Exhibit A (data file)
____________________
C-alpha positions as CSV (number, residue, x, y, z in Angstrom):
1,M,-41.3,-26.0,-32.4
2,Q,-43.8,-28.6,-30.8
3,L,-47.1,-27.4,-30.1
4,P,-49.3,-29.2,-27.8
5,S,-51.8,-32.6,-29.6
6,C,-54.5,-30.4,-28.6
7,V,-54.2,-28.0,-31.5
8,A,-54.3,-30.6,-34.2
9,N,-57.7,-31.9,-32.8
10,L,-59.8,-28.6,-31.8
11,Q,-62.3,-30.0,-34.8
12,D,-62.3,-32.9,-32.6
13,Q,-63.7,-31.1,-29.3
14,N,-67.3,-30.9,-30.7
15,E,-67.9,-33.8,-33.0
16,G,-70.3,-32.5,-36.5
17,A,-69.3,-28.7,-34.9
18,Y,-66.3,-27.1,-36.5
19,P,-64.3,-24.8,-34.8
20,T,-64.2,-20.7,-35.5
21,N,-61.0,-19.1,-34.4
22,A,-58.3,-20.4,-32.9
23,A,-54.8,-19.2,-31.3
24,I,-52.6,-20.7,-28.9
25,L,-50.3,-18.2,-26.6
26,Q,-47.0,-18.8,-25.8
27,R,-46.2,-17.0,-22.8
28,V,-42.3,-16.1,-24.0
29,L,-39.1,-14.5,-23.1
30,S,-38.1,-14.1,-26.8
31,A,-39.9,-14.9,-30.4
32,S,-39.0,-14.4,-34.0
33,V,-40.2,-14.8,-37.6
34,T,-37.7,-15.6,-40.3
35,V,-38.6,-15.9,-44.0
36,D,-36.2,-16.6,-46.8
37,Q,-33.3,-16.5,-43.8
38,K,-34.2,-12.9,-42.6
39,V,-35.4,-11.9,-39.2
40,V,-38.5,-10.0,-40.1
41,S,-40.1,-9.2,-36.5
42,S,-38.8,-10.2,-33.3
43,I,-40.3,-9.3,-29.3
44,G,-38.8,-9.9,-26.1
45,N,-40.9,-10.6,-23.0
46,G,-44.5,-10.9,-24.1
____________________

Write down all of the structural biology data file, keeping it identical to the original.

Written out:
C-alpha positions as CSV (number, residue, x, y, z in Angstrom):
1,M,-41.3,-26.0,-32.4
2,Q,-43.8,-28.6,-30.8
3,L,-47.1,-27.4,-30.1
4,P,-49.3,-29.2,-27.8
5,S,-51.8,-32.6,-29.6
6,C,-54.5,-30.4,-28.6
7,V,-54.2,-28.0,-31.5
8,A,-54.3,-30.6,-34.2
9,N,-57.7,-31.9,-32.8
10,L,-59.8,-28.6,-31.8
11,Q,-62.3,-30.0,-34.8
12,D,-62.3,-32.9,-32.6
13,Q,-63.7,-31.1,-29.3
14,N,-67.3,-30.9,-30.7
15,E,-67.9,-33.8,-33.0
16,G,-70.3,-32.5,-36.5
17,A,-69.3,-28.7,-34.9
18,Y,-66.3,-27.1,-36.5
19,P,-64.3,-24.8,-34.8
20,T,-64.2,-20.7,-35.5
21,N,-61.0,-19.1,-34.4
22,A,-58.3,-20.4,-32.9
23,A,-54.8,-19.2,-31.3
24,I,-52.6,-20.7,-28.9
25,L,-50.3,-18.2,-26.6
26,Q,-47.0,-18.8,-25.8
27,R,-46.2,-17.0,-22.8
28,V,-42.3,-16.1,-24.0
29,L,-39.1,-14.5,-23.1
30,S,-38.1,-14.1,-26.8
31,A,-39.9,-14.9,-30.4
32,S,-39.0,-14.4,-34.0
33,V,-40.2,-14.8,-37.6
34,T,-37.7,-15.6,-40.3
35,V,-38.6,-15.9,-44.0
36,D,-36.2,-16.6,-46.8
37,Q,-33.3,-16.5,-43.8
38,K,-34.2,-12.9,-42.6
39,V,-35.4,-11.9,-39.2
40,V,-38.5,-10.0,-40.1
41,S,-40.1,-9.2,-36.5
42,S,-38.8,-10.2,-33.3
43,I,-40.3,-9.3,-29.3
44,G,-38.8,-9.9,-26.1
45,N,-40.9,-10.6,-23.0
46,G,-44.5,-10.9,-24.1